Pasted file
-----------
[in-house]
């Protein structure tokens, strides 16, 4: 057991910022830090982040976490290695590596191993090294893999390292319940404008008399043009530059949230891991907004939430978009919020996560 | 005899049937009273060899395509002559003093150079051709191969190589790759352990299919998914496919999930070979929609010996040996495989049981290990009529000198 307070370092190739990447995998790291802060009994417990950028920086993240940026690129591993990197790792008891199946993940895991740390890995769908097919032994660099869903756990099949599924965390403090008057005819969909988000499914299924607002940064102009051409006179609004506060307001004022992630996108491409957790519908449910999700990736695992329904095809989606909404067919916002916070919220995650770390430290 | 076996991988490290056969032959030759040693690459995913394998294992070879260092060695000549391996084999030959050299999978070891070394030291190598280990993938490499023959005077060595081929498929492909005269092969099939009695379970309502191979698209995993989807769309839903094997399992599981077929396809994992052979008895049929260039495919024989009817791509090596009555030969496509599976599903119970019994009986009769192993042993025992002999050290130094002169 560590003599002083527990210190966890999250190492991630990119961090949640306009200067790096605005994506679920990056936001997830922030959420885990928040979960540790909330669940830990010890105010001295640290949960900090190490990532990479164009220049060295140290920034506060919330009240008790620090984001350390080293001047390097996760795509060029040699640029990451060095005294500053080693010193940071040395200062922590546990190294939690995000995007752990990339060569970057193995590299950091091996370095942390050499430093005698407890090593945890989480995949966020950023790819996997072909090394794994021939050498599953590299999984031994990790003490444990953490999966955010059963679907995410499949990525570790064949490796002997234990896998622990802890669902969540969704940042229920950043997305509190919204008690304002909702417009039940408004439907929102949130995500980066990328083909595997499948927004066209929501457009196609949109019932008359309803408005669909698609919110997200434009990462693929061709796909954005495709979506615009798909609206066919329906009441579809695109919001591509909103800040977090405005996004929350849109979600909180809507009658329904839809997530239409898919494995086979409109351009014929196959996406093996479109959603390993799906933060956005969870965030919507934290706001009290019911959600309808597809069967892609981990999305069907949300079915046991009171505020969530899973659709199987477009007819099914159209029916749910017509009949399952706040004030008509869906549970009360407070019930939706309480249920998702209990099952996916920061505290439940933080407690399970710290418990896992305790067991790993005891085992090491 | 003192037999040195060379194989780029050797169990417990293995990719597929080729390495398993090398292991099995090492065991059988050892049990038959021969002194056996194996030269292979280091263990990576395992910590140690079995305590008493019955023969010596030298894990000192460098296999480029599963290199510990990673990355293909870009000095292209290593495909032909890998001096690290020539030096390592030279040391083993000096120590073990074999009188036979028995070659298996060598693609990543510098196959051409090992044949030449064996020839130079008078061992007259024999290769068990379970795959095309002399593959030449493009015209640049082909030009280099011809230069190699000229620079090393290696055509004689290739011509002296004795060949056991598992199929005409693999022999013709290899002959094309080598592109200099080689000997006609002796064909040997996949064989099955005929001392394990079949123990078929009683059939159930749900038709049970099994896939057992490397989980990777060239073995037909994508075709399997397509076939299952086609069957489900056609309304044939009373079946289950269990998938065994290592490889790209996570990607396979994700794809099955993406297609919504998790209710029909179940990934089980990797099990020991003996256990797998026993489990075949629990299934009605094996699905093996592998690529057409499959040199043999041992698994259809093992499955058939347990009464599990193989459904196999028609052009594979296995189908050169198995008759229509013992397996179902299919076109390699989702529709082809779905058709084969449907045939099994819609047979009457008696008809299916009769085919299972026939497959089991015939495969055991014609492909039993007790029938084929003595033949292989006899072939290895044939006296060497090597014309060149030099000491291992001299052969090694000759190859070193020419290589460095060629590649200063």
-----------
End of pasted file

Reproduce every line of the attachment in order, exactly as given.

[in-house]
């Protein structure tokens, strides 16, 4: 057991910022830090982040976490290695590596191993090294893999390292319940404008008399043009530059949230891991907004939430978009919020996560 | 005899049937009273060899395509002559003093150079051709191969190589790759352990299919998914496919999930070979929609010996040996495989049981290990009529000198 307070370092190739990447995998790291802060009994417990950028920086993240940026690129591993990197790792008891199946993940895991740390890995769908097919032994660099869903756990099949599924965390403090008057005819969909988000499914299924607002940064102009051409006179609004506060307001004022992630996108491409957790519908449910999700990736695992329904095809989606909404067919916002916070919220995650770390430290 | 076996991988490290056969032959030759040693690459995913394998294992070879260092060695000549391996084999030959050299999978070891070394030291190598280990993938490499023959005077060595081929498929492909005269092969099939009695379970309502191979698209995993989807769309839903094997399992599981077929396809994992052979008895049929260039495919024989009817791509090596009555030969496509599976599903119970019994009986009769192993042993025992002999050290130094002169 560590003599002083527990210190966890999250190492991630990119961090949640306009200067790096605005994506679920990056936001997830922030959420885990928040979960540790909330669940830990010890105010001295640290949960900090190490990532990479164009220049060295140290920034506060919330009240008790620090984001350390080293001047390097996760795509060029040699640029990451060095005294500053080693010193940071040395200062922590546990190294939690995000995007752990990339060569970057193995590299950091091996370095942390050499430093005698407890090593945890989480995949966020950023790819996997072909090394794994021939050498599953590299999984031994990790003490444990953490999966955010059963679907995410499949990525570790064949490796002997234990896998622990802890669902969540969704940042229920950043997305509190919204008690304002909702417009039940408004439907929102949130995500980066990328083909595997499948927004066209929501457009196609949109019932008359309803408005669909698609919110997200434009990462693929061709796909954005495709979506615009798909609206066919329906009441579809695109919001591509909103800040977090405005996004929350849109979600909180809507009658329904839809997530239409898919494995086979409109351009014929196959996406093996479109959603390993799906933060956005969870965030919507934290706001009290019911959600309808597809069967892609981990999305069907949300079915046991009171505020969530899973659709199987477009007819099914159209029916749910017509009949399952706040004030008509869906549970009360407070019930939706309480249920998702209990099952996916920061505290439940933080407690399970710290418990896992305790067991790993005891085992090491 | 003192037999040195060379194989780029050797169990417990293995990719597929080729390495398993090398292991099995090492065991059988050892049990038959021969002194056996194996030269292979280091263990990576395992910590140690079995305590008493019955023969010596030298894990000192460098296999480029599963290199510990990673990355293909870009000095292209290593495909032909890998001096690290020539030096390592030279040391083993000096120590073990074999009188036979028995070659298996060598693609990543510098196959051409090992044949030449064996020839130079008078061992007259024999290769068990379970795959095309002399593959030449493009015209640049082909030009280099011809230069190699000229620079090393290696055509004689290739011509002296004795060949056991598992199929005409693999022999013709290899002959094309080598592109200099080689000997006609002796064909040997996949064989099955005929001392394990079949123990078929009683059939159930749900038709049970099994896939057992490397989980990777060239073995037909994508075709399997397509076939299952086609069957489900056609309304044939009373079946289950269990998938065994290592490889790209996570990607396979994700794809099955993406297609919504998790209710029909179940990934089980990797099990020991003996256990797998026993489990075949629990299934009605094996699905093996592998690529057409499959040199043999041992698994259809093992499955058939347990009464599990193989459904196999028609052009594979296995189908050169198995008759229509013992397996179902299919076109390699989702529709082809779905058709084969449907045939099994819609047979009457008696008809299916009769085919299972026939497959089991015939495969055991014609492909039993007790029938084929003595033949292989006899072939290895044939006296060497090597014309060149030099000491291992001299052969090694000759190859070193020419290589460095060629590649200063």